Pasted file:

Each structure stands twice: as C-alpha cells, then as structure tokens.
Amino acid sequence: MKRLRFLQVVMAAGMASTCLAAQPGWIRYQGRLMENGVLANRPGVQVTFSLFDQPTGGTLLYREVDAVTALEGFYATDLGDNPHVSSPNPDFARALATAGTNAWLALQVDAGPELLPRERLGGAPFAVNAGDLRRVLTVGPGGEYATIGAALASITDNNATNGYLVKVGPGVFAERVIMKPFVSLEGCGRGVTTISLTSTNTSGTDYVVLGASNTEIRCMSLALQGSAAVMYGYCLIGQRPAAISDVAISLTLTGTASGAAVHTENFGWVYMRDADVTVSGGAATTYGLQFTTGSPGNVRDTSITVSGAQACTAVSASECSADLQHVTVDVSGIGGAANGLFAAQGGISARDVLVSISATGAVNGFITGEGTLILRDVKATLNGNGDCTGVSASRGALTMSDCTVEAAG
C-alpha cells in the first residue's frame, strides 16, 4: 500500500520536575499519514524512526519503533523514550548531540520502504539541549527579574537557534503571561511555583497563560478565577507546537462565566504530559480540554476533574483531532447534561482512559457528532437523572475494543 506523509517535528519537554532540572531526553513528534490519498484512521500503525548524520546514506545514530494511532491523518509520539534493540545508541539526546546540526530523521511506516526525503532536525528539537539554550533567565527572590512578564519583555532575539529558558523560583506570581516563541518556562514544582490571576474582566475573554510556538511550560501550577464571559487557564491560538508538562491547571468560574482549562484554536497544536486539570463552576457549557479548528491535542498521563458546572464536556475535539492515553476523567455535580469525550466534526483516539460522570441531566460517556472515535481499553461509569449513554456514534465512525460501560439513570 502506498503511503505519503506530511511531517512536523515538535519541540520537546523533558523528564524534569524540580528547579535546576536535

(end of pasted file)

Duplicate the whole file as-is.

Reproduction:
Each structure stands twice: as C-alpha cells, then as structure tokens.
Amino acid sequence: MKRLRFLQVVMAAGMASTCLAAQPGWIRYQGRLMENGVLANRPGVQVTFSLFDQPTGGTLLYREVDAVTALEGFYATDLGDNPHVSSPNPDFARALATAGTNAWLALQVDAGPELLPRERLGGAPFAVNAGDLRRVLTVGPGGEYATIGAALASITDNNATNGYLVKVGPGVFAERVIMKPFVSLEGCGRGVTTISLTSTNTSGTDYVVLGASNTEIRCMSLALQGSAAVMYGYCLIGQRPAAISDVAISLTLTGTASGAAVHTENFGWVYMRDADVTVSGGAATTYGLQFTTGSPGNVRDTSITVSGAQACTAVSASECSADLQHVTVDVSGIGGAANGLFAAQGGISARDVLVSISATGAVNGFITGEGTLILRDVKATLNGNGDCTGVSASRGALTMSDCTVEAAG
C-alpha cells in the first residue's frame, strides 16, 4: 500500500520536575499519514524512526519503533523514550548531540520502504539541549527579574537557534503571561511555583497563560478565577507546537462565566504530559480540554476533574483531532447534561482512559457528532437523572475494543 506523509517535528519537554532540572531526553513528534490519498484512521500503525548524520546514506545514530494511532491523518509520539534493540545508541539526546546540526530523521511506516526525503532536525528539537539554550533567565527572590512578564519583555532575539529558558523560583506570581516563541518556562514544582490571576474582566475573554510556538511550560501550577464571559487557564491560538508538562491547571468560574482549562484554536497544536486539570463552576457549557479548528491535542498521563458546572464536556475535539492515553476523567455535580469525550466534526483516539460522570441531566460517556472515535481499553461509569449513554456514534465512525460501560439513570 502506498503511503505519503506530511511531517512536523515538535519541540520537546523533558523528564524534569524540580528547579535546576536535